fresh voices from the front lines of change








This past Sunday was declared "Freedom Sunday" by a coalition of civil rights and religious organizations to rally African Americans and others to register to vote. That's all to the good, but Maya Rockeymoore, CEO of the Center for Global Policy Solutions, is concerned that the African-American community is being asked to register to vote without being given policies to vote for that will address the chronic and widening gap between black and white wealth.

"To the extent to which you have people getting out the vote over and over again to elect people who are not responsive on the policy side, you will get that level of frustration and the sense that none of this matters," she said in a video interview with

Flickr/Creative Commons

Flickr/Creative Commons

She specifically had in mind the wealth gap documented in a report Global Policy Solutions recently released, "Beyond Broke: Why Closing the Racial Wealth Gap Is a Priority for National Economic Security." The report contains stark statistics about the relative wealth of black, white and Hispanic people. A typical finding: "The median liquid wealth of Whites is over 100 times that of Blacks and more than 65 times that held by Latinos."

The report also finds that despite the severity and persistence of the racial wealth gap, "it remains a taboo topic in mainstream policy circles and most officials studiously avoid offering targeted solutions to help close the gap." That avoidance was at best only marginally tempered by the protests this summer against the shooting death of Michael Brown in Ferguson, Mo., which not only shined a light on the use of police power in black communities but was an opportunity to examine the roots of the economic pain suffered in communities like Ferguson. That is what has Rockeymoore particularly concerned.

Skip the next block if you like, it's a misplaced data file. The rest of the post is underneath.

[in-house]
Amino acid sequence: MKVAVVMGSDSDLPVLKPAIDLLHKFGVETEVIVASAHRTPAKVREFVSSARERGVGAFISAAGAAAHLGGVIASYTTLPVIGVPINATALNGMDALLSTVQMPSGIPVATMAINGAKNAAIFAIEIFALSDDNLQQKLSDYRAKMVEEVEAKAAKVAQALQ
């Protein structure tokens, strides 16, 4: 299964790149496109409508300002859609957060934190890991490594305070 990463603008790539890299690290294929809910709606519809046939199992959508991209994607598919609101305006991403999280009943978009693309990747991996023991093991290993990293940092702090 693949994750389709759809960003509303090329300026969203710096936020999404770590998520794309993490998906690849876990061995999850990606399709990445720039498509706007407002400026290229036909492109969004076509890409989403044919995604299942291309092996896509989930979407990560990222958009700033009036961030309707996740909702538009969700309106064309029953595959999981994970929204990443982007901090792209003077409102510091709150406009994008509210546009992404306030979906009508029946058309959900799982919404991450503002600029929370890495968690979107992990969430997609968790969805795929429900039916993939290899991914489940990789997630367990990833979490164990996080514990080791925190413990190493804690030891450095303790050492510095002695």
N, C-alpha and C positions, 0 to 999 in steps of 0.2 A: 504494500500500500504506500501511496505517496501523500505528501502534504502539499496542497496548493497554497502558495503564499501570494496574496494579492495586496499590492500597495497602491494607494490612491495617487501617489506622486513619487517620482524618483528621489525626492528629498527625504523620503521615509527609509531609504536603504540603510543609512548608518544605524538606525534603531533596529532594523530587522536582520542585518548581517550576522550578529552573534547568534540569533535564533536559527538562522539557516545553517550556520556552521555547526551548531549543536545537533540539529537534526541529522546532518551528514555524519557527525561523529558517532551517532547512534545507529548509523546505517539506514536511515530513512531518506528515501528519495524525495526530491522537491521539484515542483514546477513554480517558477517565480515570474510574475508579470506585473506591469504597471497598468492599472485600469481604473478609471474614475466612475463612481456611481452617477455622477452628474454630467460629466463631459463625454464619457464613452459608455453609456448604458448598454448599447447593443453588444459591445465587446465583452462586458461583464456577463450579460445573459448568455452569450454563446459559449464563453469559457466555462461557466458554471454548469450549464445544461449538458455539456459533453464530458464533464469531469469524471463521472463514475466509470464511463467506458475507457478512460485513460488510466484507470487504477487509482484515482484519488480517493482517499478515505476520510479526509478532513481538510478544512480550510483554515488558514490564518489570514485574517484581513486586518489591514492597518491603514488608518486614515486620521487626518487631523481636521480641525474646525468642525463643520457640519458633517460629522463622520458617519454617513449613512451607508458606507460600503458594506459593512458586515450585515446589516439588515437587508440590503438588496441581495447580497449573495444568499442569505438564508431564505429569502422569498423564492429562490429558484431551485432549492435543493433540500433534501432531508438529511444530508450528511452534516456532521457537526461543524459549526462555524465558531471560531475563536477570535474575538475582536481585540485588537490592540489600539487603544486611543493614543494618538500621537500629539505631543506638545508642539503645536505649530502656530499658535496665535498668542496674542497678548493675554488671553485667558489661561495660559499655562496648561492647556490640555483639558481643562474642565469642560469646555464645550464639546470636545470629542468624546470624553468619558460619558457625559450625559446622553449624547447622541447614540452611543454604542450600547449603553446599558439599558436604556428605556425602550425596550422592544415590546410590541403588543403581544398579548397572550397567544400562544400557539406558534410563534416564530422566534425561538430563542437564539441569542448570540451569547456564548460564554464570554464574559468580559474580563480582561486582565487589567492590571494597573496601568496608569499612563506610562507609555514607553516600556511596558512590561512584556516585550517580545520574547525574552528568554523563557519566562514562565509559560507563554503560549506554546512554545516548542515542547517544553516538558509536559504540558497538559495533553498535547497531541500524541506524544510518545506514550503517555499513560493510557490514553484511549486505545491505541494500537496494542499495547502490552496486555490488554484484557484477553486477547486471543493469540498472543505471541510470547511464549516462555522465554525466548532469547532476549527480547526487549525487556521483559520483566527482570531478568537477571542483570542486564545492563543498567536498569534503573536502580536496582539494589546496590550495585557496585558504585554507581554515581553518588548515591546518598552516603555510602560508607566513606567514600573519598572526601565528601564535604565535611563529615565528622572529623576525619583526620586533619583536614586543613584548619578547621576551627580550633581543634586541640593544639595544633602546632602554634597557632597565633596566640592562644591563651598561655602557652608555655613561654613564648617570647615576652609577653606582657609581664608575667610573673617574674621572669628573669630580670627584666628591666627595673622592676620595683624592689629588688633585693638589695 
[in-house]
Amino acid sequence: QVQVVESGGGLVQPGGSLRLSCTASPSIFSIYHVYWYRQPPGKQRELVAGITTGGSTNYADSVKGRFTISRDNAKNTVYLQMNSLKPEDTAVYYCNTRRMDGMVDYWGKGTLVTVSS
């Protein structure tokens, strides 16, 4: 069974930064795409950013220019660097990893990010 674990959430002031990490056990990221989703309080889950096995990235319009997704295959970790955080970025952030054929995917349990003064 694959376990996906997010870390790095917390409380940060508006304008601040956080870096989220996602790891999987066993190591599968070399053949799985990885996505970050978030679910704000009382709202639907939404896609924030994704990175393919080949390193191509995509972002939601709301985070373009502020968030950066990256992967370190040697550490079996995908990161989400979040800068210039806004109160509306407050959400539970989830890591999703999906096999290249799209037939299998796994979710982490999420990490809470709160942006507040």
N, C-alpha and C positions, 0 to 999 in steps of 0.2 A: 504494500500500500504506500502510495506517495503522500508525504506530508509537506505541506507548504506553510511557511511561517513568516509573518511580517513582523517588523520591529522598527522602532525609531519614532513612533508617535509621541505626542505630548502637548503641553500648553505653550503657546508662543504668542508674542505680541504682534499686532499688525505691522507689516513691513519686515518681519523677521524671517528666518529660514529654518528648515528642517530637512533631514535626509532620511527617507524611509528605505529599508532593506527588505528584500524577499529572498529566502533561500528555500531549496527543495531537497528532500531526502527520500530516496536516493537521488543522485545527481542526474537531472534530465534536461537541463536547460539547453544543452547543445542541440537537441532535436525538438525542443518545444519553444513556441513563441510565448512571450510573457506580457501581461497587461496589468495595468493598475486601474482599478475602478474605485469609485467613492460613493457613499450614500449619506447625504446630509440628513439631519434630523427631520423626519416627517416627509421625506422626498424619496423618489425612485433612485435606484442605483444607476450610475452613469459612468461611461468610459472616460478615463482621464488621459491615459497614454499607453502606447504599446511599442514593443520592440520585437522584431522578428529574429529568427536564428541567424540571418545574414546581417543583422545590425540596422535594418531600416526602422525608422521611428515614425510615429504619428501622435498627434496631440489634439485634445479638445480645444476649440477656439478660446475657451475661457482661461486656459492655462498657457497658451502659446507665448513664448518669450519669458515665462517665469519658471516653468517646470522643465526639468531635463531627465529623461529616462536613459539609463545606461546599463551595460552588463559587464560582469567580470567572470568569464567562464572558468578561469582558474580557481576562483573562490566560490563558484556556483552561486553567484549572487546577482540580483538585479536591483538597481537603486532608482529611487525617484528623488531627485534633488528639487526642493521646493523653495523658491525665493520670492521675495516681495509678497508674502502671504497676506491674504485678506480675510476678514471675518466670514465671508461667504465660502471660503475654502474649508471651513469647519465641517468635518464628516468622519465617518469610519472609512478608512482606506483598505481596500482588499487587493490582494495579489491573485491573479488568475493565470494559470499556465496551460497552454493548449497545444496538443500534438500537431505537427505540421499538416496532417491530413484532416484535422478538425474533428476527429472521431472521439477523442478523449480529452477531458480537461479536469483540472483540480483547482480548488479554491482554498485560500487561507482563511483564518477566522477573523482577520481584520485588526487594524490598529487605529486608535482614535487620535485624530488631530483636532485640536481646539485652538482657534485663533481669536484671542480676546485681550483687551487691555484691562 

"In an ideal political climate, policymakers and advocates would be as free to talk about race as they are when they talk about gender," she said.

The Democratic Party has currently emphasized a "women's economic agenda" in its efforts get women to the polls and to prevent a Republican takeover of the Senate. When presented with the argument that the economic issues facing African Americans are best addressed by remedies that do not take race and racial history into account, Rockeymoore responded, "Tell that to women. They're not buying it."

In the interview, Rockeymoore calls for "targeted universalism." The report spells out a series of policies that would broadly support the goal of rebuilding the middle class, including policies that would produce more jobs and lift wages, and policies that would bolster the "asset house" of individuals and communities. Many of these policies could be administered under a "10-20-30 plan," in which at least 10 percent of the resources would be devoted to communities in which 20 percent of the population has been below the poverty line for the past 30 years.

"If we're talking about lifting all boats, we have to talk about how do we lift this cycle of segregational exclusion," Rockeymoore said. A get-out-the-vote effort in people of color communities is fine, but "it is only as important as it is connected to a policy strategy."

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